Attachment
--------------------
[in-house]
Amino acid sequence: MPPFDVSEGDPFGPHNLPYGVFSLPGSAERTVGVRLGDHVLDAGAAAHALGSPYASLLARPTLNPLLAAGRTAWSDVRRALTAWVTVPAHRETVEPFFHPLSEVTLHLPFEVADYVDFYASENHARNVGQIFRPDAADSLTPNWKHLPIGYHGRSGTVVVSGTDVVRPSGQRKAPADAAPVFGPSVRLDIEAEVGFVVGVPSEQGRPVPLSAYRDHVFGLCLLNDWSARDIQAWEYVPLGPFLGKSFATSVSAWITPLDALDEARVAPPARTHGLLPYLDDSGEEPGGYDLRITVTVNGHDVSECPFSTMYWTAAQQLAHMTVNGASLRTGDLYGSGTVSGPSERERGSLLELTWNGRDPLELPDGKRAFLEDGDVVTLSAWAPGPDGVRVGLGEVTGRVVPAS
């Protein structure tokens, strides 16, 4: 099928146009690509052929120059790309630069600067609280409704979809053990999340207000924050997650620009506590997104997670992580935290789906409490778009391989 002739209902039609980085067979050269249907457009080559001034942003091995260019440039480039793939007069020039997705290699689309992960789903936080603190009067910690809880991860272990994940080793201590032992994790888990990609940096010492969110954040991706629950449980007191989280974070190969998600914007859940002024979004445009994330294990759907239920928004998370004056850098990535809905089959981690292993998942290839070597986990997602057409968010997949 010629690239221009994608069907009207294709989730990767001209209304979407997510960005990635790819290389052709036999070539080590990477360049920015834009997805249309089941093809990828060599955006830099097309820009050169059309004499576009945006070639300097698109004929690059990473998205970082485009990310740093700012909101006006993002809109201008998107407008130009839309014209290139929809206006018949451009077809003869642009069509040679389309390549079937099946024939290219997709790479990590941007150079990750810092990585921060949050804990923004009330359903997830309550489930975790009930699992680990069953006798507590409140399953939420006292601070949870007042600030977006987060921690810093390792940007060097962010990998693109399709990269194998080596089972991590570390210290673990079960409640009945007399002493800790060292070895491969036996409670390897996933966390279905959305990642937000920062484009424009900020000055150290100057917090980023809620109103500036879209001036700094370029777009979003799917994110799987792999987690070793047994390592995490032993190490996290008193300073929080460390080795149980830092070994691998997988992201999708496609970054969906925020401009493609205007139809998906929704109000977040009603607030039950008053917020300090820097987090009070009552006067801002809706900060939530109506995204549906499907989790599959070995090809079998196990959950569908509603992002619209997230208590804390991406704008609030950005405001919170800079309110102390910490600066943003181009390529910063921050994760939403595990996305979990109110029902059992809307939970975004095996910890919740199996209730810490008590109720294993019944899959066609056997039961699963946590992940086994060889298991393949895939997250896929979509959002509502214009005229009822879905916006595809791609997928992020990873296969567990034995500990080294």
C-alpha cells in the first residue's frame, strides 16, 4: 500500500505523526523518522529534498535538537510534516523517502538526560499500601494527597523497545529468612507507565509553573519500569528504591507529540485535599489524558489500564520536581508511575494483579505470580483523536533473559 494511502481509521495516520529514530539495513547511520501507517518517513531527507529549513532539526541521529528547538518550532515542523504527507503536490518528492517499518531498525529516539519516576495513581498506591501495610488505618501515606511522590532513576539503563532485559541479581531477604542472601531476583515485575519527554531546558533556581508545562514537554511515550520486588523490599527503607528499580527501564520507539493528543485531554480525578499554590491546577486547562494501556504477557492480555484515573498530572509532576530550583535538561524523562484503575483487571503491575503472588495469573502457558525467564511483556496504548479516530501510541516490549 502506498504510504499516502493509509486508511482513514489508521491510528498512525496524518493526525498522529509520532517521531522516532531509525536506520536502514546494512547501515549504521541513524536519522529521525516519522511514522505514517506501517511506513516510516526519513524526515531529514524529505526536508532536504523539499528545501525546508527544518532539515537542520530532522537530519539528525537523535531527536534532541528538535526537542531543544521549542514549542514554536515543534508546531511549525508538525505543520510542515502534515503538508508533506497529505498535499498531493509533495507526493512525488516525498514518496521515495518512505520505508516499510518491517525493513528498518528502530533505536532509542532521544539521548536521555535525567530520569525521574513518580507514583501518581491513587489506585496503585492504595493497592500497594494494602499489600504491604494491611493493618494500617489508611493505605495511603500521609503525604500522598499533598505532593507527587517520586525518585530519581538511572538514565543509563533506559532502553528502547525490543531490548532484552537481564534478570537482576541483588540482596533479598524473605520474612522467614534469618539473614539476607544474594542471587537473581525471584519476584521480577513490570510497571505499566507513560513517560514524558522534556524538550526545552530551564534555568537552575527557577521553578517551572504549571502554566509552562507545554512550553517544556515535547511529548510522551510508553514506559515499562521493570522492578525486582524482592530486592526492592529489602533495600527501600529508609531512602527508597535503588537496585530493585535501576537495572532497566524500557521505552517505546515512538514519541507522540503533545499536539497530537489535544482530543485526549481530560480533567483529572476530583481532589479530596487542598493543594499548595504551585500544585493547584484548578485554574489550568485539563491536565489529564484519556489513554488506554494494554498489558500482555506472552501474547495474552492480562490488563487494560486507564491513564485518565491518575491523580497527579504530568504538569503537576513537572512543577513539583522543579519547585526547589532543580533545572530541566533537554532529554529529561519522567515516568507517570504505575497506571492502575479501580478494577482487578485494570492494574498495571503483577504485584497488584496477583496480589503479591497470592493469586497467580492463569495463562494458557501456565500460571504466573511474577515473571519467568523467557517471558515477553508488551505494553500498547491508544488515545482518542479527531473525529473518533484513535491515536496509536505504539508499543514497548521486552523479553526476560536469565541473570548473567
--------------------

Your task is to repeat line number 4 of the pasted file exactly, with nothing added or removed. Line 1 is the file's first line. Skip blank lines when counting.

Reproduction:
C-alpha cells in the first residue's frame, strides 16, 4: 500500500505523526523518522529534498535538537510534516523517502538526560499500601494527597523497545529468612507507565509553573519500569528504591507529540485535599489524558489500564520536581508511575494483579505470580483523536533473559 494511502481509521495516520529514530539495513547511520501507517518517513531527507529549513532539526541521529528547538518550532515542523504527507503536490518528492517499518531498525529516539519516576495513581498506591501495610488505618501515606511522590532513576539503563532485559541479581531477604542472601531476583515485575519527554531546558533556581508545562514537554511515550520486588523490599527503607528499580527501564520507539493528543485531554480525578499554590491546577486547562494501556504477557492480555484515573498530572509532576530550583535538561524523562484503575483487571503491575503472588495469573502457558525467564511483556496504548479516530501510541516490549 502506498504510504499516502493509509486508511482513514489508521491510528498512525496524518493526525498522529509520532517521531522516532531509525536506520536502514546494512547501515549504521541513524536519522529521525516519522511514522505514517506501517511506513516510516526519513524526515531529514524529505526536508532536504523539499528545501525546508527544518532539515537542520530532522537530519539528525537523535531527536534532541528538535526537542531543544521549542514549542514554536515543534508546531511549525508538525505543520510542515502534515503538508508533506497529505498535499498531493509533495507526493512525488516525498514518496521515495518512505520505508516499510518491517525493513528498518528502530533505536532509542532521544539521548536521555535525567530520569525521574513518580507514583501518581491513587489506585496503585492504595493497592500497594494494602499489600504491604494491611493493618494500617489508611493505605495511603500521609503525604500522598499533598505532593507527587517520586525518585530519581538511572538514565543509563533506559532502553528502547525490543531490548532484552537481564534478570537482576541483588540482596533479598524473605520474612522467614534469618539473614539476607544474594542471587537473581525471584519476584521480577513490570510497571505499566507513560513517560514524558522534556524538550526545552530551564534555568537552575527557577521553578517551572504549571502554566509552562507545554512550553517544556515535547511529548510522551510508553514506559515499562521493570522492578525486582524482592530486592526492592529489602533495600527501600529508609531512602527508597535503588537496585530493585535501576537495572532497566524500557521505552517505546515512538514519541507522540503533545499536539497530537489535544482530543485526549481530560480533567483529572476530583481532589479530596487542598493543594499548595504551585500544585493547584484548578485554574489550568485539563491536565489529564484519556489513554488506554494494554498489558500482555506472552501474547495474552492480562490488563487494560486507564491513564485518565491518575491523580497527579504530568504538569503537576513537572512543577513539583522543579519547585526547589532543580533545572530541566533537554532529554529529561519522567515516568507517570504505575497506571492502575479501580478494577482487578485494570492494574498495571503483577504485584497488584496477583496480589503479591497470592493469586497467580492463569495463562494458557501456565500460571504466573511474577515473571519467568523467557517471558515477553508488551505494553500498547491508544488515545482518542479527531473525529473518533484513535491515536496509536505504539508499543514497548521486552523479553526476560536469565541473570548473567